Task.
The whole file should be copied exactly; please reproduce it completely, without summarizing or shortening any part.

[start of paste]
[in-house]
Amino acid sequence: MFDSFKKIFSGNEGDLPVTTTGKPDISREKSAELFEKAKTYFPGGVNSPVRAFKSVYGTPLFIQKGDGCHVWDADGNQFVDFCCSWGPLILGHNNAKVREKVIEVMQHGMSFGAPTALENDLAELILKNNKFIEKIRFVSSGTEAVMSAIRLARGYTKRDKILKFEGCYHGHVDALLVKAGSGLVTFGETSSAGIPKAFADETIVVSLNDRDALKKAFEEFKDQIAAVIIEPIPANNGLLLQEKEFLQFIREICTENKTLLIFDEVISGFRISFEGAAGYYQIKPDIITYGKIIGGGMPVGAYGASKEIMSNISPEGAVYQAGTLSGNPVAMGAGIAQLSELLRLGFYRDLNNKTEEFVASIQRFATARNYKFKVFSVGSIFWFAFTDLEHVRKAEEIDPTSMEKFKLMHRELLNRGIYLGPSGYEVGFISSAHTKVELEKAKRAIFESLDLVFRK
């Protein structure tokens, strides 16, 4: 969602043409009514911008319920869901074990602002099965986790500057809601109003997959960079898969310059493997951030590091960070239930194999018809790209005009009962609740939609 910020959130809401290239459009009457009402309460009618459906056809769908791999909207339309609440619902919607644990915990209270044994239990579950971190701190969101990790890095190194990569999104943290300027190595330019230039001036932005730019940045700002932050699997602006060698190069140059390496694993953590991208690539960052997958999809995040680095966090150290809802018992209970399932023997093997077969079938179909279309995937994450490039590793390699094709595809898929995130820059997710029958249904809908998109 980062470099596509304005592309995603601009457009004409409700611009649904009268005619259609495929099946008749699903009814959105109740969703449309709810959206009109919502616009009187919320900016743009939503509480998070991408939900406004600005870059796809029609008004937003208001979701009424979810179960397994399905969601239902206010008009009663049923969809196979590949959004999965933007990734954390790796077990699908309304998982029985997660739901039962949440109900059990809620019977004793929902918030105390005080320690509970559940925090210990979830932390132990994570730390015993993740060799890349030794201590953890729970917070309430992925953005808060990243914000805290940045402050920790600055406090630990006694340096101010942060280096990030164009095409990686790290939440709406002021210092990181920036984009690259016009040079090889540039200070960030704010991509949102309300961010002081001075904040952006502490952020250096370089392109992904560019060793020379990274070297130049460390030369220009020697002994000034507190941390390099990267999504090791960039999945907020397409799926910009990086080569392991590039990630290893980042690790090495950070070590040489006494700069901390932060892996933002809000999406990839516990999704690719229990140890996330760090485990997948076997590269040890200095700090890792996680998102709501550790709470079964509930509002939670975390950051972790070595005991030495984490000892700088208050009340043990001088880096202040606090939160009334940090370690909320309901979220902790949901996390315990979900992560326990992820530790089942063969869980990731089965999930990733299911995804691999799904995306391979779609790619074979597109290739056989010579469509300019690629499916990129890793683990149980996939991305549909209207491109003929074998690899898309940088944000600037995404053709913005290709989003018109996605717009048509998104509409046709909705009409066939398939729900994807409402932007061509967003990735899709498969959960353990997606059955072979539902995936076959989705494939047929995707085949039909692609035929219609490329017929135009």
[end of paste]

[in-house]
Amino acid sequence: MFDSFKKIFSGNEGDLPVTTTGKPDISREKSAELFEKAKTYFPGGVNSPVRAFKSVYGTPLFIQKGDGCHVWDADGNQFVDFCCSWGPLILGHNNAKVREKVIEVMQHGMSFGAPTALENDLAELILKNNKFIEKIRFVSSGTEAVMSAIRLARGYTKRDKILKFEGCYHGHVDALLVKAGSGLVTFGETSSAGIPKAFADETIVVSLNDRDALKKAFEEFKDQIAAVIIEPIPANNGLLLQEKEFLQFIREICTENKTLLIFDEVISGFRISFEGAAGYYQIKPDIITYGKIIGGGMPVGAYGASKEIMSNISPEGAVYQAGTLSGNPVAMGAGIAQLSELLRLGFYRDLNNKTEEFVASIQRFATARNYKFKVFSVGSIFWFAFTDLEHVRKAEEIDPTSMEKFKLMHRELLNRGIYLGPSGYEVGFISSAHTKVELEKAKRAIFESLDLVFRK
């Protein structure tokens, strides 16, 4: 969602043409009514911008319920869901074990602002099965986790500057809601109003997959960079898969310059493997951030590091960070239930194999018809790209005009009962609740939609 910020959130809401290239459009009457009402309460009618459906056809769908791999909207339309609440619902919607644990915990209270044994239990579950971190701190969101990790890095190194990569999104943290300027190595330019230039001036932005730019940045700002932050699997602006060698190069140059390496694993953590991208690539960052997958999809995040680095966090150290809802018992209970399932023997093997077969079938179909279309995937994450490039590793390699094709595809898929995130820059997710029958249904809908998109 980062470099596509304005592309995603601009457009004409409700611009649904009268005619259609495929099946008749699903009814959105109740969703449309709810959206009109919502616009009187919320900016743009939503509480998070991408939900406004600005870059796809029609008004937003208001979701009424979810179960397994399905969601239902206010008009009663049923969809196979590949959004999965933007990734954390790796077990699908309304998982029985997660739901039962949440109900059990809620019977004793929902918030105390005080320690509970559940925090210990979830932390132990994570730390015993993740060799890349030794201590953890729970917070309430992925953005808060990243914000805290940045402050920790600055406090630990006694340096101010942060280096990030164009095409990686790290939440709406002021210092990181920036984009690259016009040079090889540039200070960030704010991509949102309300961010002081001075904040952006502490952020250096370089392109992904560019060793020379990274070297130049460390030369220009020697002994000034507190941390390099990267999504090791960039999945907020397409799926910009990086080569392991590039990630290893980042690790090495950070070590040489006494700069901390932060892996933002809000999406990839516990999704690719229990140890996330760090485990997948076997590269040890200095700090890792996680998102709501550790709470079964509930509002939670975390950051972790070595005991030495984490000892700088208050009340043990001088880096202040606090939160009334940090370690909320309901979220902790949901996390315990979900992560326990992820530790089942063969869980990731089965999930990733299911995804691999799904995306391979779609790619074979597109290739056989010579469509300019690629499916990129890793683990149980996939991305549909209207491109003929074998690899898309940088944000600037995404053709913005290709989003018109996605717009048509998104509409046709909705009409066939398939729900994807409402932007061509967003990735899709498969959960353990997606059955072979539902995936076959989705494939047929995707085949039909692609035929219609490329017929135009």